While the profile of Dublin hurling has been on the rise since Dublin's 2011 National Hurling League victory, it was last weekend's genuinely historic 1-16 to 0-16 semi- final replay win over the seemingly unconquerable and dominating Kilkenny hurlers that has brought the Dubs to a different level and blown the hurling championship wide open. In a sport desperately crying out for new champions and more competition, it isn't impossible that Dublin could win the All- Ireland Hurling Championship. Should the Dublin senior football team, who continue to dominate Leinster and looked awesome against Kildare, last weekend, win this year's All- Ireland Football Championship, it would be the first time since Cork's 1990 double- win that a county has won both the hurling and football titles.
A rare case of Dublin GAA venturing for managers outside of the county, the success in recent years of the Dublin hurlers is no doubt down to Clare man Anthony Daly, who captained Clare to All- Ireland victories in 1995 and 1997. That said, the 2011 All- Ireland win for Dublin footballers also brought a fever and momentum of support to the county which hadn't been seen during the years in which the All- Ireland football championships continued to be dominated by Tyrone, Armagh, Kerry and Cork. It is, quite simply, a case of Dublin hurlers catching up with their successful footballing counterparts.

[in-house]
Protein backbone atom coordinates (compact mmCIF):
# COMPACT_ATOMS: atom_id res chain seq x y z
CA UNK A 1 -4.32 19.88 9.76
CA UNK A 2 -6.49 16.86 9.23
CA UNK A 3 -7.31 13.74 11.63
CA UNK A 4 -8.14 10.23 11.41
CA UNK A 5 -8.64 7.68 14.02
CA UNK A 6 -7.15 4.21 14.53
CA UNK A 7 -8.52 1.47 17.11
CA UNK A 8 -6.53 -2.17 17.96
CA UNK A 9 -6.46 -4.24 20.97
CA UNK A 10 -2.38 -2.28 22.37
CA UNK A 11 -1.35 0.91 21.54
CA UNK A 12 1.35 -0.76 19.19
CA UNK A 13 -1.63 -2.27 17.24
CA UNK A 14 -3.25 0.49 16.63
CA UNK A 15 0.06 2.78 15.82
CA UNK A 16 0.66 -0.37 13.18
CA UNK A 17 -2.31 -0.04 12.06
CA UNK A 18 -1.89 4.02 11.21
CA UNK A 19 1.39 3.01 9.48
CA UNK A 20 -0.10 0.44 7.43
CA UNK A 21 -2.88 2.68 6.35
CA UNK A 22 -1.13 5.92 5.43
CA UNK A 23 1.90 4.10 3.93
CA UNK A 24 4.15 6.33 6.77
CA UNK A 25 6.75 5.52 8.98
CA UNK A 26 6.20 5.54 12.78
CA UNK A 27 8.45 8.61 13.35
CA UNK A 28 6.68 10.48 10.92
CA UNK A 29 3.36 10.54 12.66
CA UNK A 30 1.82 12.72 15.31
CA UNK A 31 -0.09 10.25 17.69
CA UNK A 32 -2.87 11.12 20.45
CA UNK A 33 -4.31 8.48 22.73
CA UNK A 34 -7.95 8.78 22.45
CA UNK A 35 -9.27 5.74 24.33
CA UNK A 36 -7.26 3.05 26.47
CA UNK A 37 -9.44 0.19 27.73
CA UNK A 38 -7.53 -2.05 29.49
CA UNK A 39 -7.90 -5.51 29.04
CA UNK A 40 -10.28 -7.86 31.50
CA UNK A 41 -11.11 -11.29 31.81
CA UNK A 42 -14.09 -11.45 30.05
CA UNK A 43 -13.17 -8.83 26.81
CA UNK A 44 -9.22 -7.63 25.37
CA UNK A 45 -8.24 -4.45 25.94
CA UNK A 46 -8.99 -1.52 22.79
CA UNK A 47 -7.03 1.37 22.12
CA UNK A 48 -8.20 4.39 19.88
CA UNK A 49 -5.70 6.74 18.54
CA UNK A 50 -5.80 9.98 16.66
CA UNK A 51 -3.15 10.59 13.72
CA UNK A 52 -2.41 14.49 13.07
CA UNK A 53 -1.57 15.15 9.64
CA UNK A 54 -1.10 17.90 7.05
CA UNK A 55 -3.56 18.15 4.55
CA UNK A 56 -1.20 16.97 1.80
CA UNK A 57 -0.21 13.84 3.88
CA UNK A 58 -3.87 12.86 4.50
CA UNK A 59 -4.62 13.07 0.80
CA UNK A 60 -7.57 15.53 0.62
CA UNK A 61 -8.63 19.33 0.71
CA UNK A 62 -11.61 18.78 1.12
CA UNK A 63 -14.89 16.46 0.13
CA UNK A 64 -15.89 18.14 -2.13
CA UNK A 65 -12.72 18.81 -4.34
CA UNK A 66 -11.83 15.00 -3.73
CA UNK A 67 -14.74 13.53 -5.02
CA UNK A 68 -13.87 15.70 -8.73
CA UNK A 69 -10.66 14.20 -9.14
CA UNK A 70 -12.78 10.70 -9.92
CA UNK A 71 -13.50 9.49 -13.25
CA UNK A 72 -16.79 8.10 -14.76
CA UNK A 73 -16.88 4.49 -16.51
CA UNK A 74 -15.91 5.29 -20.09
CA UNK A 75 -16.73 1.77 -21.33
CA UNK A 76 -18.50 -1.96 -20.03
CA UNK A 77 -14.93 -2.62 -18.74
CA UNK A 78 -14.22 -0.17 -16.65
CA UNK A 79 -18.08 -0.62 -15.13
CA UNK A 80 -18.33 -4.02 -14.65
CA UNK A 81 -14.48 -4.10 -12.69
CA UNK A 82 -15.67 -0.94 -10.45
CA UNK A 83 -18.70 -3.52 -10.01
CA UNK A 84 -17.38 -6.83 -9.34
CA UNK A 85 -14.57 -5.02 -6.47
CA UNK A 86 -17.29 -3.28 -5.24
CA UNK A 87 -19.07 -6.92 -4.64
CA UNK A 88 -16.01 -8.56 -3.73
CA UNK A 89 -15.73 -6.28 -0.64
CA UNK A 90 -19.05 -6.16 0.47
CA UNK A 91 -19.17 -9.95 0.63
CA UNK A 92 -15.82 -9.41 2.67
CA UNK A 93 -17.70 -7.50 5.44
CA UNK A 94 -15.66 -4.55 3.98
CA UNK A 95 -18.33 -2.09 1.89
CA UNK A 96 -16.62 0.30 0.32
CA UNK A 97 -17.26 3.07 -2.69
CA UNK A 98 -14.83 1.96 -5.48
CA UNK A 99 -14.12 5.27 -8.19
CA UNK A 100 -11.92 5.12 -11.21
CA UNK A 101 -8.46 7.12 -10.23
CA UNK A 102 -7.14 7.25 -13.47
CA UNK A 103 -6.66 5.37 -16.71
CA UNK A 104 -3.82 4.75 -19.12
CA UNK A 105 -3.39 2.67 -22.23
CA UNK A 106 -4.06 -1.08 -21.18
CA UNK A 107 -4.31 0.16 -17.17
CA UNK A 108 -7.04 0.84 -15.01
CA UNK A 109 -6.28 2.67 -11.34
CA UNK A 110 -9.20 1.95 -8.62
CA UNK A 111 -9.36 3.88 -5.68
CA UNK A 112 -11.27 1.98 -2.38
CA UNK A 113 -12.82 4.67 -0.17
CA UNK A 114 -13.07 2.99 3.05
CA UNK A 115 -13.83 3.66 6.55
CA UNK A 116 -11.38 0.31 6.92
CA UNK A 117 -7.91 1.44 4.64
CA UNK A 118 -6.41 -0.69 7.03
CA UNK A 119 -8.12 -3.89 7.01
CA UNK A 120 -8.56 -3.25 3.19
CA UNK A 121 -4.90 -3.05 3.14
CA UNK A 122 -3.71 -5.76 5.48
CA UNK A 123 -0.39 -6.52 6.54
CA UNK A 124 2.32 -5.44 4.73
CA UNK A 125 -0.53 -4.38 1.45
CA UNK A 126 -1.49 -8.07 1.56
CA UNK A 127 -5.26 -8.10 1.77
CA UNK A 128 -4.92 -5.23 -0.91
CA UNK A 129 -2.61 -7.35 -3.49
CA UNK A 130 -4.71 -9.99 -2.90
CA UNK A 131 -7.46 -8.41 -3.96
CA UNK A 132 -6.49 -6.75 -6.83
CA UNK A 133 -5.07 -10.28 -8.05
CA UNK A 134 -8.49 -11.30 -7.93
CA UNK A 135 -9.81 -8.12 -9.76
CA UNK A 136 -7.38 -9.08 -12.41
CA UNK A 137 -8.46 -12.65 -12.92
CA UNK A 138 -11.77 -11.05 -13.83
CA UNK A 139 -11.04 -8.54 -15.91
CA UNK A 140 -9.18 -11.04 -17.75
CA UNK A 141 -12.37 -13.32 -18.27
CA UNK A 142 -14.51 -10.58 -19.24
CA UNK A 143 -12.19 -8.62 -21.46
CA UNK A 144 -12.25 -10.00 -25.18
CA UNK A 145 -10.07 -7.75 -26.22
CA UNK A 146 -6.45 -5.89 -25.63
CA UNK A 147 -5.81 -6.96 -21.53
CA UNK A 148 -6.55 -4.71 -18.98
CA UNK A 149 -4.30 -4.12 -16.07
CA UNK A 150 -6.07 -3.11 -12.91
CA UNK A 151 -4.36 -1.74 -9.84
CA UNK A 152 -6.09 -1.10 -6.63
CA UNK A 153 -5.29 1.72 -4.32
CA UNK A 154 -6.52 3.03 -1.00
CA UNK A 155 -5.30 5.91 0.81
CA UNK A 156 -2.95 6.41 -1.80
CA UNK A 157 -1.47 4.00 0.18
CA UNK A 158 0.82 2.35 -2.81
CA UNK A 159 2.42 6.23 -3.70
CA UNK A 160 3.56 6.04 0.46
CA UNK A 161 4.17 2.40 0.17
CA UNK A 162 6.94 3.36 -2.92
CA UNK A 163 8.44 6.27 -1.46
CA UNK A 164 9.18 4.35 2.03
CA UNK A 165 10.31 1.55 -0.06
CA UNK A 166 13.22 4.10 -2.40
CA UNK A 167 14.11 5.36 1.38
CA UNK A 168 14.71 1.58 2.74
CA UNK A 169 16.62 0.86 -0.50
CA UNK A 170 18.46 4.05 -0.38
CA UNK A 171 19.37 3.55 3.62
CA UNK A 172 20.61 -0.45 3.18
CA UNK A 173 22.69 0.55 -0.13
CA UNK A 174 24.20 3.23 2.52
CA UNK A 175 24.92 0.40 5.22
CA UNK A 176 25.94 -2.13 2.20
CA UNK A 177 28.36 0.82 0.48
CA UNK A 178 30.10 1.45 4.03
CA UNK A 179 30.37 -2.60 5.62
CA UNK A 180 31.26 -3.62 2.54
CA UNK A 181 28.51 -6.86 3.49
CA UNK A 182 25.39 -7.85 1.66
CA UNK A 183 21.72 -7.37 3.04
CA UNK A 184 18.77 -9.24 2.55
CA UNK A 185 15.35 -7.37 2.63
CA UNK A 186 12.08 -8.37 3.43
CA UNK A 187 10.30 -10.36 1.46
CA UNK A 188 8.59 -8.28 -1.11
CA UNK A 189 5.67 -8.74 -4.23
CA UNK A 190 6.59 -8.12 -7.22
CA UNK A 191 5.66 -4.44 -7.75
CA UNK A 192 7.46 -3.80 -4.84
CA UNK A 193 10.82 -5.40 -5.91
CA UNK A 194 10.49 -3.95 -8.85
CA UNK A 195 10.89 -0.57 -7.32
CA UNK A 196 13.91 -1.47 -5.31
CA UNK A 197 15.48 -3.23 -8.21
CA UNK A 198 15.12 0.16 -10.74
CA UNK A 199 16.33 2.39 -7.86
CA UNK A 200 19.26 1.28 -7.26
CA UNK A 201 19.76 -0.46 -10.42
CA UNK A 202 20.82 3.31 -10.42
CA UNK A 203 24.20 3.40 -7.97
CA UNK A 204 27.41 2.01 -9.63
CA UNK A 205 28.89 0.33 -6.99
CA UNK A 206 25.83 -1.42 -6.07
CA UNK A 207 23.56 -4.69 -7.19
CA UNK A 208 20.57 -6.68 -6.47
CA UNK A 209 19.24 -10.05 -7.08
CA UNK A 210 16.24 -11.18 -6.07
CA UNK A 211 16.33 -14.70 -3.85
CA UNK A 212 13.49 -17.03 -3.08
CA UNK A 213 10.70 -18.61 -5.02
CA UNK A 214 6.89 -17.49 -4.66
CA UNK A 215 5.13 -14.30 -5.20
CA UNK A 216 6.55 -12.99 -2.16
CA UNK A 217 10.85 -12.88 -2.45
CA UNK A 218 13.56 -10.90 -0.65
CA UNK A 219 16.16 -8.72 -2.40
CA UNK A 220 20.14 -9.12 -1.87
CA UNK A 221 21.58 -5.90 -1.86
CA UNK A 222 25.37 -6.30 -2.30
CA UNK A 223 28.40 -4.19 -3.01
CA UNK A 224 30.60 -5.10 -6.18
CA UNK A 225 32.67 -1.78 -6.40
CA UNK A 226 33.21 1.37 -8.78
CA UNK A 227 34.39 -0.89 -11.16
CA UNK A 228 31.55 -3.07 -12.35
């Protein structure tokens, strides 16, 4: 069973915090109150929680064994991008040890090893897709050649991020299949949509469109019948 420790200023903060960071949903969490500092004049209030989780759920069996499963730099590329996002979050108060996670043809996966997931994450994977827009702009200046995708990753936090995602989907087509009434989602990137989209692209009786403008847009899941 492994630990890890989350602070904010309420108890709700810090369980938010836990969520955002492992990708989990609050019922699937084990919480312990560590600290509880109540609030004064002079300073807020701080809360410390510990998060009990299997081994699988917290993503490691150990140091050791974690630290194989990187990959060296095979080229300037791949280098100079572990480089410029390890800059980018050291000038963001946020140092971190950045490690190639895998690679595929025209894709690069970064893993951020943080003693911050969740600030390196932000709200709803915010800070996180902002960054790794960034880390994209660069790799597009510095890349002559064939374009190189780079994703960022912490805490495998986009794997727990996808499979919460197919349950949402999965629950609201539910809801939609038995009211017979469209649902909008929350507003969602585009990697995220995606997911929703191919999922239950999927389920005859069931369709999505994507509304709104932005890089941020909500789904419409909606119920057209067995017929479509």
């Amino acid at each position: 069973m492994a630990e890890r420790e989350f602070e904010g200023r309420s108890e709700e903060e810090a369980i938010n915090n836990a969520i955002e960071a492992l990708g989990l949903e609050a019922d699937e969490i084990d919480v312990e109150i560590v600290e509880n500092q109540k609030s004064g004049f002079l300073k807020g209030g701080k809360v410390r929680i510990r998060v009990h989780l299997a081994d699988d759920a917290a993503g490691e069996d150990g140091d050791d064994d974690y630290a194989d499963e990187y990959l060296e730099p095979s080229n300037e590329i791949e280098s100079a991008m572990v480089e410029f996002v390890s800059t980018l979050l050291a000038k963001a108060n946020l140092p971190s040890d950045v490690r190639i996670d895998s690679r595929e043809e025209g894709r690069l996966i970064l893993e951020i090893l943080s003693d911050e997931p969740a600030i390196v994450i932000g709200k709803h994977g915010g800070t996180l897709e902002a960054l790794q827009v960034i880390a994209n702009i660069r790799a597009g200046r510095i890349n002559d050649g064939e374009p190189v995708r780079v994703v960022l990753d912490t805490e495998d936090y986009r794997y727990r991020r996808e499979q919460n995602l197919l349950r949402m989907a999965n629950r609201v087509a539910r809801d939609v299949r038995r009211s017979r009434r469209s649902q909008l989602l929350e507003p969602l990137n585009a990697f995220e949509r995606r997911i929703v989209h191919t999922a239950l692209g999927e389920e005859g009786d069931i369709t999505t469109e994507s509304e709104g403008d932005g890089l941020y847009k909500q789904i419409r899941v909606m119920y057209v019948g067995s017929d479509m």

True, many still see Dublin supporters as fair-weather supporters who wouldn't travel to league matches and turn up, in the summer months, on Hill 16, 2 litre bottle of Bulmers in hand, when the going is good. That said, a double win for the nation's capital could only great for a sport that has long been characterized as "bog ball" or a sport exclusively for "culchies" and has previously lost ground to rugby and soccer. With competition for places rife in the Dublin football team and pressure on Dublin hurlers to deliver and capitalize on last week's unprecedented win over Kilkenny, The Dubs might just pull the double out of the bag.
Words: Philip Cummins